UK College Students Experience Mount Washington

2016-11-03 15:58:26.000 – Eric Kelsey, Director of Research


Tuesday, I had the pleasure of hosting 20 students and professors from the University of Portsmouth, United Kingdom, at the summit. We could not have asked for better weather for November 1; clear skies, winds less than 30 mph and temperatures in the low to mid 30s. Best of all, the students were excited to roam the snow and rime encrusted summit in these beautiful sunlit conditions.


The students worked in 8 pairs to measure wind speed and direction around the summit cone concurrently to learn how wind flows over the summit. They recorded wind speed every 5 seconds over a 1-minute period and then repeated the process at a total of 10 different locations around the summit cone. In the short time they had on the summit, they started plotting their winds on an aerial map and saw that the winds generally parted around the peak. There were indications of turbulence on the lee side of the summit-all of which is consistent with theory and other past observations.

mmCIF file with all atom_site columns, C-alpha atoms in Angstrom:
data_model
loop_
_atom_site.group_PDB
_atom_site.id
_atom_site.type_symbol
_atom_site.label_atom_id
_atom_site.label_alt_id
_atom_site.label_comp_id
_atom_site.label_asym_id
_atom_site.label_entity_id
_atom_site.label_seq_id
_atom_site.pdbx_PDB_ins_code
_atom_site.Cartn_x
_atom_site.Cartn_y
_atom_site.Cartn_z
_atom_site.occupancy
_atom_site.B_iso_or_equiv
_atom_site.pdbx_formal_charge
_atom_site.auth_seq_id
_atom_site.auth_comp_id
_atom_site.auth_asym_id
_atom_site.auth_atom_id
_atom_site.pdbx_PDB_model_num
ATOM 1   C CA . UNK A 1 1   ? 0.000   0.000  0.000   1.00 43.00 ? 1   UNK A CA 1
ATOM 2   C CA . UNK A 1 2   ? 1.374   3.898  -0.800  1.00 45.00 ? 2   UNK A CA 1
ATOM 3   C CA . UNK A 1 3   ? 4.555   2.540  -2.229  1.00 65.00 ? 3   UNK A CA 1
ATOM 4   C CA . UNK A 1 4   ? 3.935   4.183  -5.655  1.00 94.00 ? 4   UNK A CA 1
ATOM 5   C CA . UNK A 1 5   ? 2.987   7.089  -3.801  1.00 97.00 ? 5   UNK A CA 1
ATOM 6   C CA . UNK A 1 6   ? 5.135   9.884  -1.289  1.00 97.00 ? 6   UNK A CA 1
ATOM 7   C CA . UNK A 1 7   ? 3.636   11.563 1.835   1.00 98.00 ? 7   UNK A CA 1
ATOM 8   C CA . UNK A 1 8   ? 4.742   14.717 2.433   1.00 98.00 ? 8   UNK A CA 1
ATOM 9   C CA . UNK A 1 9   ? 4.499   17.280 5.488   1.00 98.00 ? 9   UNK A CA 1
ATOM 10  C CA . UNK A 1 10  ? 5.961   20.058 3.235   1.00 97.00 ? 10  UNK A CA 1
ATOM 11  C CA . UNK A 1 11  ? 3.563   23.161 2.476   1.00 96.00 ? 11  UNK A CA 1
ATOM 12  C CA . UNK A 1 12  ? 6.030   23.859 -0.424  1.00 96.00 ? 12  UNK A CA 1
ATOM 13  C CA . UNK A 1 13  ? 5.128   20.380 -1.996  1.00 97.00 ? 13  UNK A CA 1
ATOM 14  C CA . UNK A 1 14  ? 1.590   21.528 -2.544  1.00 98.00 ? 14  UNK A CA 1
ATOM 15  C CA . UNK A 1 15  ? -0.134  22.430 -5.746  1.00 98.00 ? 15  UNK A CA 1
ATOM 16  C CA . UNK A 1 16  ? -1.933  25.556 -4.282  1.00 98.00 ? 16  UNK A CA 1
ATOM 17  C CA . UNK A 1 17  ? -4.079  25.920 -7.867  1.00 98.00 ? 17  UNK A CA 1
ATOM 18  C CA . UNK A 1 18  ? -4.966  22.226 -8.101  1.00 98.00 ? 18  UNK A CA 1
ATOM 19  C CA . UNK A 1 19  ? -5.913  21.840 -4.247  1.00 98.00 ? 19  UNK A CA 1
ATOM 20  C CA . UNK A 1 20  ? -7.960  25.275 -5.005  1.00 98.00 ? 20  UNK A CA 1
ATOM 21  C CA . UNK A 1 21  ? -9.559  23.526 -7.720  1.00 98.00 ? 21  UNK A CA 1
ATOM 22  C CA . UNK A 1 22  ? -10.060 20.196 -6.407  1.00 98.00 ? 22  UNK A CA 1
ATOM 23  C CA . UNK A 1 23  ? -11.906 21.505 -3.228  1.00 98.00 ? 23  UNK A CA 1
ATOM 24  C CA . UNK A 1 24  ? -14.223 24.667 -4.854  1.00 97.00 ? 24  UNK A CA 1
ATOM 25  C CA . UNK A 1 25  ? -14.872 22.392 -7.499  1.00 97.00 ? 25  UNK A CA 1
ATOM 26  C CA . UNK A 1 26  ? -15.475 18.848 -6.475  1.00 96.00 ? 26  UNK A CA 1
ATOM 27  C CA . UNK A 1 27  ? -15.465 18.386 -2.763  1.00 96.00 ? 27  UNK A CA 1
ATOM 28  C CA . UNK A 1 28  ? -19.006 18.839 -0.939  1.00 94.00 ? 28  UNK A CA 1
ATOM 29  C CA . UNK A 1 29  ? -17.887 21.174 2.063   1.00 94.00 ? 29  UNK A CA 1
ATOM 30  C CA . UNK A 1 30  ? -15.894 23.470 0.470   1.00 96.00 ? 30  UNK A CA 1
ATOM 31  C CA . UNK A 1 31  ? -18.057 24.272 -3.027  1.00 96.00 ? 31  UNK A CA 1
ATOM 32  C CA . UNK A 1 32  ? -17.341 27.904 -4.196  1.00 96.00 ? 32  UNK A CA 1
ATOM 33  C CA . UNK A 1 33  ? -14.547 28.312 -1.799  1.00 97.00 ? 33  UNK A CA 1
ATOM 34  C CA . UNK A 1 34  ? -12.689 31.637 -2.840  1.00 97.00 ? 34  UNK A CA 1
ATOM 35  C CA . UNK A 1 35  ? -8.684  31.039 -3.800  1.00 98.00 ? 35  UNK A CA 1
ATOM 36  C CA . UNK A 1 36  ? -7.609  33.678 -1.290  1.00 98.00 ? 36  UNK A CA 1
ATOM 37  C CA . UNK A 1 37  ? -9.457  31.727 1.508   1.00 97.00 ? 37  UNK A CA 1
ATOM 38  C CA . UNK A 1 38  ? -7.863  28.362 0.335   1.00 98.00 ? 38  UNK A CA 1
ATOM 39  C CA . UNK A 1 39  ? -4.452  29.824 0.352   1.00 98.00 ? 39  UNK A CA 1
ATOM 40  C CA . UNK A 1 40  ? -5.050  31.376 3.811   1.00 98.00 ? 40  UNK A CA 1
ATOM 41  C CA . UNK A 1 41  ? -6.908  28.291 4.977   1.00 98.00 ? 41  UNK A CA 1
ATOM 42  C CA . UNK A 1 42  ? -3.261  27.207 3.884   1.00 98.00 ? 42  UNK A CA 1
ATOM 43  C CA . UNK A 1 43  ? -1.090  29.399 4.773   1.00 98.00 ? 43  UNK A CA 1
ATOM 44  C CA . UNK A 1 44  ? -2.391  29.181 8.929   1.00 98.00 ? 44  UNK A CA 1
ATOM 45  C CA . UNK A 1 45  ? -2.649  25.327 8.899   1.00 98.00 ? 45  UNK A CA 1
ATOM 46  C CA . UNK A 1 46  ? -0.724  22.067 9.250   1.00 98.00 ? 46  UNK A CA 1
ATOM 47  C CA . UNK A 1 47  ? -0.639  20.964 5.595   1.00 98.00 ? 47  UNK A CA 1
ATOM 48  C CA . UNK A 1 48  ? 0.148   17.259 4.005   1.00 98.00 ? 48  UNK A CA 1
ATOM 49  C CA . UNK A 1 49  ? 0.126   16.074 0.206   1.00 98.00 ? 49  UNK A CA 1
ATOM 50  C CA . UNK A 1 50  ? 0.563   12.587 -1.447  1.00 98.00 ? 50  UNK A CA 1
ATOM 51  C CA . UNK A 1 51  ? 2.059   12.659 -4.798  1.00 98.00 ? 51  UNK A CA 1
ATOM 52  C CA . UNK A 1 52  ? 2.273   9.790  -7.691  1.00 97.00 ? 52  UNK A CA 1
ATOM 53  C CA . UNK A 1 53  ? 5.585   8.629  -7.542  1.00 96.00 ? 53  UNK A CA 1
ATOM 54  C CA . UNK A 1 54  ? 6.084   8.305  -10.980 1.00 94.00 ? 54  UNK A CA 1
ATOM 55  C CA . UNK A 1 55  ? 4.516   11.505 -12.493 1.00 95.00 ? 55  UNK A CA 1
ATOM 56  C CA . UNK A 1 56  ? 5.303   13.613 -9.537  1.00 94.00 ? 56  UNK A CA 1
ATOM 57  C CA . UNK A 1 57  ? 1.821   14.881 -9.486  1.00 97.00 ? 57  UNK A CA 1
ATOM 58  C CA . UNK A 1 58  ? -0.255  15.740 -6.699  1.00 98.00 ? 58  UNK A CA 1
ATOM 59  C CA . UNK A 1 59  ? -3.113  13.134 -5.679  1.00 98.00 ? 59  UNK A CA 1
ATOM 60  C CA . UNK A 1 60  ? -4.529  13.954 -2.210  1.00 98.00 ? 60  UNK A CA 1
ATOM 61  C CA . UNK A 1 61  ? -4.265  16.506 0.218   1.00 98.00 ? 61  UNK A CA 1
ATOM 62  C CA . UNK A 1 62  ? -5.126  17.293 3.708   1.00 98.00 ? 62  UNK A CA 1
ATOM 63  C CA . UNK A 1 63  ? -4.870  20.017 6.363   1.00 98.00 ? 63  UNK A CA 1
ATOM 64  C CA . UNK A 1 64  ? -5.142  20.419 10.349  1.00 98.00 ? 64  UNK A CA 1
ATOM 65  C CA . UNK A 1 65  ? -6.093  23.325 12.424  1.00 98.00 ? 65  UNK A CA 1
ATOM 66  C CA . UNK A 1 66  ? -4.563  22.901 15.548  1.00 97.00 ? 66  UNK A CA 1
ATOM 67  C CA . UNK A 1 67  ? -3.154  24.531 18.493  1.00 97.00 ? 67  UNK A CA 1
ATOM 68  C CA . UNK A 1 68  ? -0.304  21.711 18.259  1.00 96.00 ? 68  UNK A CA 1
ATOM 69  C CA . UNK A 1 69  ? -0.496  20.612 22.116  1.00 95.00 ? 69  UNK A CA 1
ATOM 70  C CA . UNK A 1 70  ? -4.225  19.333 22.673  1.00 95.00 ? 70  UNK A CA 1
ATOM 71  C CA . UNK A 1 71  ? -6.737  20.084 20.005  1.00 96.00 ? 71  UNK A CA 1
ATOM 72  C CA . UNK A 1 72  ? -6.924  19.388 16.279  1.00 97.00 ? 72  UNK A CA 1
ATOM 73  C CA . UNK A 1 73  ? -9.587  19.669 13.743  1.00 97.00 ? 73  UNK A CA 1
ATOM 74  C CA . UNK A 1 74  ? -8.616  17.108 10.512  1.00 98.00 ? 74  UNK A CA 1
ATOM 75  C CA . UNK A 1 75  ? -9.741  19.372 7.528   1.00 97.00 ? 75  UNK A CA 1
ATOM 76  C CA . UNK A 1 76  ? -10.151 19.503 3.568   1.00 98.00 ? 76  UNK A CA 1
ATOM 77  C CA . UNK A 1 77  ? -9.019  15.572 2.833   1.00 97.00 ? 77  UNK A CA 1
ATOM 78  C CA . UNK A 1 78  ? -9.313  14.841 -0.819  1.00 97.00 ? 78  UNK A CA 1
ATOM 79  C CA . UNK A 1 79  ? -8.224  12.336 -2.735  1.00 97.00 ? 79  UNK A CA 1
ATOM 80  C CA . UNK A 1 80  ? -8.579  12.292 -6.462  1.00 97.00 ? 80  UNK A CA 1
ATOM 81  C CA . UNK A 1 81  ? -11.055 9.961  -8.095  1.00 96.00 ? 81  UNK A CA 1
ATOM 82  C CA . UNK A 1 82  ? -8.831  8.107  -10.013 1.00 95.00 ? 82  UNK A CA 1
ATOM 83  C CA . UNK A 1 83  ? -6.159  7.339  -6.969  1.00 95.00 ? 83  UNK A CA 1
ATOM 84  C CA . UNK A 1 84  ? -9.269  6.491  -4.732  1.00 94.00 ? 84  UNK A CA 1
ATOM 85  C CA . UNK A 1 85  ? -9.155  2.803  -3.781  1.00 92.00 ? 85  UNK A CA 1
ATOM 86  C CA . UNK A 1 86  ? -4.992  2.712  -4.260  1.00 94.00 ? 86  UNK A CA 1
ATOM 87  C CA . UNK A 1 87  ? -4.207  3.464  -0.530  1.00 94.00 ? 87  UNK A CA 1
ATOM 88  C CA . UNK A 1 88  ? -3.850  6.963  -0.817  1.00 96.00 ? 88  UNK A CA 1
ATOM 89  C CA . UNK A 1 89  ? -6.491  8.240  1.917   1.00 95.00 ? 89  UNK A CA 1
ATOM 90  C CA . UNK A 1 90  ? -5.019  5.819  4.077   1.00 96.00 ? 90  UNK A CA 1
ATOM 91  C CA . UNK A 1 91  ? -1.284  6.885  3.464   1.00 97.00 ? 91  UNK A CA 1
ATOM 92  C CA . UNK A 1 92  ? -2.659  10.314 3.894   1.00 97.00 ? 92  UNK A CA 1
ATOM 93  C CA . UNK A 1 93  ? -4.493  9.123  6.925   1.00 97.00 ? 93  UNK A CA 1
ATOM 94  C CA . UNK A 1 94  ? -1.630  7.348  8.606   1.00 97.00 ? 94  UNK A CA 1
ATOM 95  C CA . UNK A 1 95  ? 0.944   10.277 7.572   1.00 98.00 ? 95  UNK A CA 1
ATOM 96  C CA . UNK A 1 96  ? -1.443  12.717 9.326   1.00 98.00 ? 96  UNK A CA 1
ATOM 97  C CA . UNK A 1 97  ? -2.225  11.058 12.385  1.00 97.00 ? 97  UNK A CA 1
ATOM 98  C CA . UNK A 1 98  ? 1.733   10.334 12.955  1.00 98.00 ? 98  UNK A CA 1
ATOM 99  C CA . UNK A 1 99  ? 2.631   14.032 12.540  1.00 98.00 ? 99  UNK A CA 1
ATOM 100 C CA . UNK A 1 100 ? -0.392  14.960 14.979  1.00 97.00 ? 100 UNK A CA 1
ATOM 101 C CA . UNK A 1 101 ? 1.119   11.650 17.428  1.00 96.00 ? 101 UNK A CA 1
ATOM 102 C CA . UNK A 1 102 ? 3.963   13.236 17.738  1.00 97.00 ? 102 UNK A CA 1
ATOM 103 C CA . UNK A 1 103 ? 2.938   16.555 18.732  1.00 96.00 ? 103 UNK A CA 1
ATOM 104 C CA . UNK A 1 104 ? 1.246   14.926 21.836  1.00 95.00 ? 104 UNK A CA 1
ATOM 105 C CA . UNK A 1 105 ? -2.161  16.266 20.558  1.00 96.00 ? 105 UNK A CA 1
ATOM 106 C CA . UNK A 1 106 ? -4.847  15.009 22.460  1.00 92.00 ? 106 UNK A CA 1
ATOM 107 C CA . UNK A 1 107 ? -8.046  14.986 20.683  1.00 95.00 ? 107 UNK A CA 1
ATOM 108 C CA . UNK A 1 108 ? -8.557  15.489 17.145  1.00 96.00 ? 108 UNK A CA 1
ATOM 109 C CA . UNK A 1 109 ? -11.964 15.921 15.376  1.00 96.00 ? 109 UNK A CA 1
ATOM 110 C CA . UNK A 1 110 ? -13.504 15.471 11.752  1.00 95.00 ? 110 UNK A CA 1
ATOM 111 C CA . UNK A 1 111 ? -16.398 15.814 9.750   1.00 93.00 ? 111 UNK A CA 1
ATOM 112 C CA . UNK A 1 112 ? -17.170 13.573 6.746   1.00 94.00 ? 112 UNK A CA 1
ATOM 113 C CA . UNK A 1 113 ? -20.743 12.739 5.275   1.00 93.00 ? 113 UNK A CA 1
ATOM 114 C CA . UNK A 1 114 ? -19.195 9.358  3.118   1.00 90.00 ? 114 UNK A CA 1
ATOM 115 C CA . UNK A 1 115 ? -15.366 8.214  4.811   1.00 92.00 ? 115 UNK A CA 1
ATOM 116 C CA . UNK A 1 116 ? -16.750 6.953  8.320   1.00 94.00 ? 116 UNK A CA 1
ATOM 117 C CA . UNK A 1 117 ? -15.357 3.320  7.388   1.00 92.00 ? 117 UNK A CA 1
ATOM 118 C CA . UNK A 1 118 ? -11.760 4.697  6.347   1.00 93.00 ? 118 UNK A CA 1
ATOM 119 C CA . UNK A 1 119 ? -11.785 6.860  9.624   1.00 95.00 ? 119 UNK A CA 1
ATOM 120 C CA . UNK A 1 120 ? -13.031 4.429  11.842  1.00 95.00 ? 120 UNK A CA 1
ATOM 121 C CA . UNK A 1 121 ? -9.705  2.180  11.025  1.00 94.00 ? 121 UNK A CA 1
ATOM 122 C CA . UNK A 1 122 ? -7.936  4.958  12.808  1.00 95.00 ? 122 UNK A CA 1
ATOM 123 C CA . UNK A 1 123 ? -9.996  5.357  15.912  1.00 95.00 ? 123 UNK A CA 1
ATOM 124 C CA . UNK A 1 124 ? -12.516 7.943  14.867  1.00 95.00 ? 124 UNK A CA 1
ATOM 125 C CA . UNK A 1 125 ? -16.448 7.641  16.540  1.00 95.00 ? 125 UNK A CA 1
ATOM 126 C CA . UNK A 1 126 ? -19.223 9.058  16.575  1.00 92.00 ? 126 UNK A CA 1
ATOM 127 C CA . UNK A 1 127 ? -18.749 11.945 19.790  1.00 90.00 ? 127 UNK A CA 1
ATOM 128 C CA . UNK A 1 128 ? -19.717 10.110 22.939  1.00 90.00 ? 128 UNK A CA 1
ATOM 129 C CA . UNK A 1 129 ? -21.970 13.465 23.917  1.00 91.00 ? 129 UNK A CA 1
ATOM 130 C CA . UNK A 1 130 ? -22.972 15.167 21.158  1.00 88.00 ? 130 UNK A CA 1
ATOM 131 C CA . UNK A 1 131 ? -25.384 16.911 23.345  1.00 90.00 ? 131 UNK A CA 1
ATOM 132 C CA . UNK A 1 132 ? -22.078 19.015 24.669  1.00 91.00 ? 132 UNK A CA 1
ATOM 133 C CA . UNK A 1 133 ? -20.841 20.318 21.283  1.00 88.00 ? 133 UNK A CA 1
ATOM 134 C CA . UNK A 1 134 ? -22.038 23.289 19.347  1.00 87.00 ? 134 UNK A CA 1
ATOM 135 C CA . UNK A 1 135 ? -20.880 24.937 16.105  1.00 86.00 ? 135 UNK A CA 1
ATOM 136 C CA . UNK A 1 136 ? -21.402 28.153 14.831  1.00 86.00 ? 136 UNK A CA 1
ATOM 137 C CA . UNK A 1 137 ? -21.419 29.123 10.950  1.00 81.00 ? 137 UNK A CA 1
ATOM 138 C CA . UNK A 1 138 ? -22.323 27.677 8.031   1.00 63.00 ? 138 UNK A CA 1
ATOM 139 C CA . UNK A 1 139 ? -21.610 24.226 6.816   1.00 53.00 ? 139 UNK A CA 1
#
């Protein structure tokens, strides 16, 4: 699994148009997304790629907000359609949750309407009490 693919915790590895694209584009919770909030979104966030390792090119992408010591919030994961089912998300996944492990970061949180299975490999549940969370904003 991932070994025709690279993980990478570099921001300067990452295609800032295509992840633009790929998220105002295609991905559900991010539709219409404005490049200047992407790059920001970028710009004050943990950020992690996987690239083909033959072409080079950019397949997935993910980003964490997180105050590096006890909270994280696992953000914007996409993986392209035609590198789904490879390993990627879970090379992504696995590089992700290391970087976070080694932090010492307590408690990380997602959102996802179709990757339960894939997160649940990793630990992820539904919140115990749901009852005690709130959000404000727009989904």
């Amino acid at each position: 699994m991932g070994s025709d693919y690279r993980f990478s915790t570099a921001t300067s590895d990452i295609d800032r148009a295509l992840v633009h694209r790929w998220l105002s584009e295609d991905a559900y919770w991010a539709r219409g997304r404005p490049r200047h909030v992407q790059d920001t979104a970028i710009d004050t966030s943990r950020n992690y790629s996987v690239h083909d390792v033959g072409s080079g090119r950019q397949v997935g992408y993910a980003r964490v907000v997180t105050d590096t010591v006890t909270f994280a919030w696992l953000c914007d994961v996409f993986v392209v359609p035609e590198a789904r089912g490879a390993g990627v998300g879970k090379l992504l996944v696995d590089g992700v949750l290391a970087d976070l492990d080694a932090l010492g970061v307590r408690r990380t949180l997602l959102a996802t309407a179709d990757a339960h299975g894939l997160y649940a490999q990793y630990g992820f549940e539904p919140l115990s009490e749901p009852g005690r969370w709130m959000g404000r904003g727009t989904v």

The day ended with a presentation about the history and logistics of running a MWO, and my research on exploring boundary layer exposure impacts on elevation-dependent warming here in the White Mountains. It was a pleasure to present my hypotheses to this group since the professor, Dr. Nick Pepin, has researched this topic at other locations around the world, including at Mount Kilimanjaro, where he maintains a series of weather stations along a vertical gradient, much like our Auto Road Vertical Profile.


Both Dr. Pepin and I would like to have his group return again in the future to advance both research and education in the White Mountains and other mountains globally.


Eric Kelsey, Director of Research

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